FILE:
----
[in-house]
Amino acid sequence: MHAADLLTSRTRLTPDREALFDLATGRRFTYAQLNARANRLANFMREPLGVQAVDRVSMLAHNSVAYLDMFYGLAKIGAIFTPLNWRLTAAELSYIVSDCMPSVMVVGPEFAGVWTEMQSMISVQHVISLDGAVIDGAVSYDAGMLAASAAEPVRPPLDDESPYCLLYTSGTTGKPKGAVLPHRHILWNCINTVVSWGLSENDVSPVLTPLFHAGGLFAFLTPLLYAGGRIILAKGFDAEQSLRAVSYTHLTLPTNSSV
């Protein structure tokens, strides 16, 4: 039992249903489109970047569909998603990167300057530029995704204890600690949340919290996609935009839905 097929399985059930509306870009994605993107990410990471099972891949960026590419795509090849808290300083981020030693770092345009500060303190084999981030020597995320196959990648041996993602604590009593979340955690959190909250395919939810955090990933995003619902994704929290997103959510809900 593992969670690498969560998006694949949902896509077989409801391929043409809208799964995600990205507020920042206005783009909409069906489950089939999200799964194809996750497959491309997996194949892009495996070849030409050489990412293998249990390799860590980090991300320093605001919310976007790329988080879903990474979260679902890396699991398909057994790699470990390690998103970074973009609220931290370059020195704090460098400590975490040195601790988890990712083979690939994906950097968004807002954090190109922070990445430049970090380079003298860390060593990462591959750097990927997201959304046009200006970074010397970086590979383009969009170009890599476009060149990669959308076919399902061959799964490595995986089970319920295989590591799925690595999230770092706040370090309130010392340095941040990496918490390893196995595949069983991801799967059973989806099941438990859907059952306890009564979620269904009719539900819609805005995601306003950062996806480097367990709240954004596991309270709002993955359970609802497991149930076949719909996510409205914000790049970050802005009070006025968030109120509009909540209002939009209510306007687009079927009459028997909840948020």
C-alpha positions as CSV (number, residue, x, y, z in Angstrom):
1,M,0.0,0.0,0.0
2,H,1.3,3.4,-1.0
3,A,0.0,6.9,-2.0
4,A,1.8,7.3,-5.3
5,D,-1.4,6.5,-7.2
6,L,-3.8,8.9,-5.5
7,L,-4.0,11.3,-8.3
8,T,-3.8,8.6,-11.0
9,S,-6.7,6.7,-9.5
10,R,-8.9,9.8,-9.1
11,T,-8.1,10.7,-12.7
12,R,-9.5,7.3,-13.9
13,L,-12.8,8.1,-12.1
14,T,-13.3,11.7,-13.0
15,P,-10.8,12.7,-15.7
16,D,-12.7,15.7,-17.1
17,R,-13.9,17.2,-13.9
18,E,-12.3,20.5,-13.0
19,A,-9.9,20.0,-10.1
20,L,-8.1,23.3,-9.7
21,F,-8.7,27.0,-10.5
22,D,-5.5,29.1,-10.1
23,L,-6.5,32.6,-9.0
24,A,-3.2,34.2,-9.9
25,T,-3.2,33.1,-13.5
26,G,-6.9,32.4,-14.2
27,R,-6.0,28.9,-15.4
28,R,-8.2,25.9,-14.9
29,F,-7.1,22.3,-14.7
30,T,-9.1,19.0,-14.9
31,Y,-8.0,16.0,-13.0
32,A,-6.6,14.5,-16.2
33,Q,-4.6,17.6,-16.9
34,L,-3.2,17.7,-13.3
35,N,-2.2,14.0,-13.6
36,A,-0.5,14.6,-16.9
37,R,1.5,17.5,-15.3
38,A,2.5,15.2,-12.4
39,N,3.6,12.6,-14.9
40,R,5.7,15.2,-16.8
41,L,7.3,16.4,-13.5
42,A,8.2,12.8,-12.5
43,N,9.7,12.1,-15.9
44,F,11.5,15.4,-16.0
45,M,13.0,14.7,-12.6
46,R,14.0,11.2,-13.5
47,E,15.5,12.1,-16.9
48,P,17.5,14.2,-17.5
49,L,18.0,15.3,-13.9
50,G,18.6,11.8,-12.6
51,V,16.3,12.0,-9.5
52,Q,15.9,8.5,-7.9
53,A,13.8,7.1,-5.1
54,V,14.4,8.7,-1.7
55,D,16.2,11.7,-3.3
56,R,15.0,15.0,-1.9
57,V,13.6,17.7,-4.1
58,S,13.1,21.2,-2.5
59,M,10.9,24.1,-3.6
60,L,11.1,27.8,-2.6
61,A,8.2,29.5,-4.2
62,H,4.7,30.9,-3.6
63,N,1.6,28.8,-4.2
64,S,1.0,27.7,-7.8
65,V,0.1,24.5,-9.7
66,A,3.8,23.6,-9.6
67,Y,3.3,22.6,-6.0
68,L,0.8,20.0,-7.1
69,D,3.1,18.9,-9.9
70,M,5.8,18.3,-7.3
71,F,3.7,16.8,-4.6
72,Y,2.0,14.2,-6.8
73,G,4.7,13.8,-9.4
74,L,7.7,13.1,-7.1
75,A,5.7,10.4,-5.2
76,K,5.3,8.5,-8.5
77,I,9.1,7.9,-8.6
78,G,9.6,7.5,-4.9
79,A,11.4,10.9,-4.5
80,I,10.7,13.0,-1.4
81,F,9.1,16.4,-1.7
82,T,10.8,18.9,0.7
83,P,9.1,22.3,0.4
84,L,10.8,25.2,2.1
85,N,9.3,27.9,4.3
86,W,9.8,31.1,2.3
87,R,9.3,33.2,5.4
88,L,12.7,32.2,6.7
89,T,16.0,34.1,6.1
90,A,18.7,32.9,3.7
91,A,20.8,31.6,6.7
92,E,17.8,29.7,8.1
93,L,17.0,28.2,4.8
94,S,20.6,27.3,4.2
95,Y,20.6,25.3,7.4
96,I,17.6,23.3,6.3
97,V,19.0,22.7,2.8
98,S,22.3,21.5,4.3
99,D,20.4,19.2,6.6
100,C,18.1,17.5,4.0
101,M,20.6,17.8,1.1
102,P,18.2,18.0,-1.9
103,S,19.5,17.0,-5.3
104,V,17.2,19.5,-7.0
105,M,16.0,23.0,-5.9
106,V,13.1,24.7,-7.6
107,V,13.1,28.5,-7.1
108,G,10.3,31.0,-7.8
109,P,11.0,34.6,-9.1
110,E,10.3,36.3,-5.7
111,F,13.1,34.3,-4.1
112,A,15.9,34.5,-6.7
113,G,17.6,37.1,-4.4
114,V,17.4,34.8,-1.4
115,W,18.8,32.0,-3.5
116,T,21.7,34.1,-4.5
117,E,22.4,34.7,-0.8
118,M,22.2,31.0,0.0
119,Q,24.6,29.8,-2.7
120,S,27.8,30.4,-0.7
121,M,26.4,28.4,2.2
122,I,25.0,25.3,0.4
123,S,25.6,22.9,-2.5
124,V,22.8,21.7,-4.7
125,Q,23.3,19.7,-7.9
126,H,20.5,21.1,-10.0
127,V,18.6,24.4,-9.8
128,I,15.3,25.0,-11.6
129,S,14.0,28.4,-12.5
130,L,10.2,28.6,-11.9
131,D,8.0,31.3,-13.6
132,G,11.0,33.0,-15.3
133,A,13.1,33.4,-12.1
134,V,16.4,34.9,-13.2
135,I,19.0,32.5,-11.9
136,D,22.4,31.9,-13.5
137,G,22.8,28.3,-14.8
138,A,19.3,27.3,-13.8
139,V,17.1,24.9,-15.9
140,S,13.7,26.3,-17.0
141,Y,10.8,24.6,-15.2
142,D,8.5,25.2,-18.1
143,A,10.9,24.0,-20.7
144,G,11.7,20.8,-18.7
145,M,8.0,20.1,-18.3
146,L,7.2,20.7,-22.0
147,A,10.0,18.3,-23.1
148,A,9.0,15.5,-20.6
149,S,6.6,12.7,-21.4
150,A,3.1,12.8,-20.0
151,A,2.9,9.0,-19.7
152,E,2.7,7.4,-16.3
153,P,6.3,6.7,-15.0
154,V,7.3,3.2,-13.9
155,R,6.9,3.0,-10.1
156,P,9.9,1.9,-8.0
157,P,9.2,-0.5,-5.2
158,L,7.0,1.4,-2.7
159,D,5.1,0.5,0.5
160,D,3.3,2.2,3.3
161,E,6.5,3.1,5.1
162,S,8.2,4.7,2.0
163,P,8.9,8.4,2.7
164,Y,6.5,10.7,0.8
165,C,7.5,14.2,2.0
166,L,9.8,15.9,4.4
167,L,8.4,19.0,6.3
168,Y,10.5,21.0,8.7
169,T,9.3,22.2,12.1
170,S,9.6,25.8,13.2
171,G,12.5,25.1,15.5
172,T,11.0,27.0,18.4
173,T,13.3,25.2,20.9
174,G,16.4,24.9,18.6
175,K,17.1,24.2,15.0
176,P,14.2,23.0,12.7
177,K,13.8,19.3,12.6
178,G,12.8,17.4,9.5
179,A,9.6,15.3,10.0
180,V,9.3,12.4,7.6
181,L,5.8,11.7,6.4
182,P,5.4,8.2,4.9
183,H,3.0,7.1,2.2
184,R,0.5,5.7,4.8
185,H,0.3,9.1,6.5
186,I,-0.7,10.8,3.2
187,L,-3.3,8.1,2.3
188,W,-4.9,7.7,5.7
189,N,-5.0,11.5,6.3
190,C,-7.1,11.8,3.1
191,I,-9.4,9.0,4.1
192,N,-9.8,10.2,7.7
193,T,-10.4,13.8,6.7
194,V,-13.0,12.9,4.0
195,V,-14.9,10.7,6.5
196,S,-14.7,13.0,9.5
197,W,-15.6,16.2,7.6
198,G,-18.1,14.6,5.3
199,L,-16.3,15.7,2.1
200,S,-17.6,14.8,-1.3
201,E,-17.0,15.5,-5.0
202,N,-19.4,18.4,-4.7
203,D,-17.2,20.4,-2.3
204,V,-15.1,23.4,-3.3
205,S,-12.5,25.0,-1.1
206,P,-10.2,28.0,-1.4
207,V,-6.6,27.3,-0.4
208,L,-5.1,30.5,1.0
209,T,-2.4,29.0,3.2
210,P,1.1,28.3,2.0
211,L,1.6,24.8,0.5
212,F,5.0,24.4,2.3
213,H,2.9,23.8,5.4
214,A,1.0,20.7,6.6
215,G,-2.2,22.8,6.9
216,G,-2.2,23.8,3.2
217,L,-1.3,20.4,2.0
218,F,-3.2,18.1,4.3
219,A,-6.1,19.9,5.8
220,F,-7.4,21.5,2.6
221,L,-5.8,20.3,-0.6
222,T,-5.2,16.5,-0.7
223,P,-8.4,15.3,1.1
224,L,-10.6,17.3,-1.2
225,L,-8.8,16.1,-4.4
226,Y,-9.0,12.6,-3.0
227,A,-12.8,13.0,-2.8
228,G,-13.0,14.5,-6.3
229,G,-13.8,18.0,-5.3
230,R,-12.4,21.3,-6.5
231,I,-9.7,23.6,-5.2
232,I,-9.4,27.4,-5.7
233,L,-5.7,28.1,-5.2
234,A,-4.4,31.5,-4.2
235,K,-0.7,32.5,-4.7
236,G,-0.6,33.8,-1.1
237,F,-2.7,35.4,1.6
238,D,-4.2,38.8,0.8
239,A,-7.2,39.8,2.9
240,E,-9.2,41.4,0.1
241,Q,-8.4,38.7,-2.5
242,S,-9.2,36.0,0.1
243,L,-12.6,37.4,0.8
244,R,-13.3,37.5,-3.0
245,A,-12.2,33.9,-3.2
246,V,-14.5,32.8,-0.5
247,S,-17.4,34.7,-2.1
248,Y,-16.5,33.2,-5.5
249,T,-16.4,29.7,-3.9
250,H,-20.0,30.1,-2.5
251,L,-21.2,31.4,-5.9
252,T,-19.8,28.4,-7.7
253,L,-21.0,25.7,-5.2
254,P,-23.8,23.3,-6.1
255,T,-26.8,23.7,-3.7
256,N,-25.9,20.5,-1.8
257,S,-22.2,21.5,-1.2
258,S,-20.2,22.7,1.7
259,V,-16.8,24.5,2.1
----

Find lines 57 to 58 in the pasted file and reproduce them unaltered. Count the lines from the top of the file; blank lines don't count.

53,A,13.8,7.1,-5.1
54,V,14.4,8.7,-1.7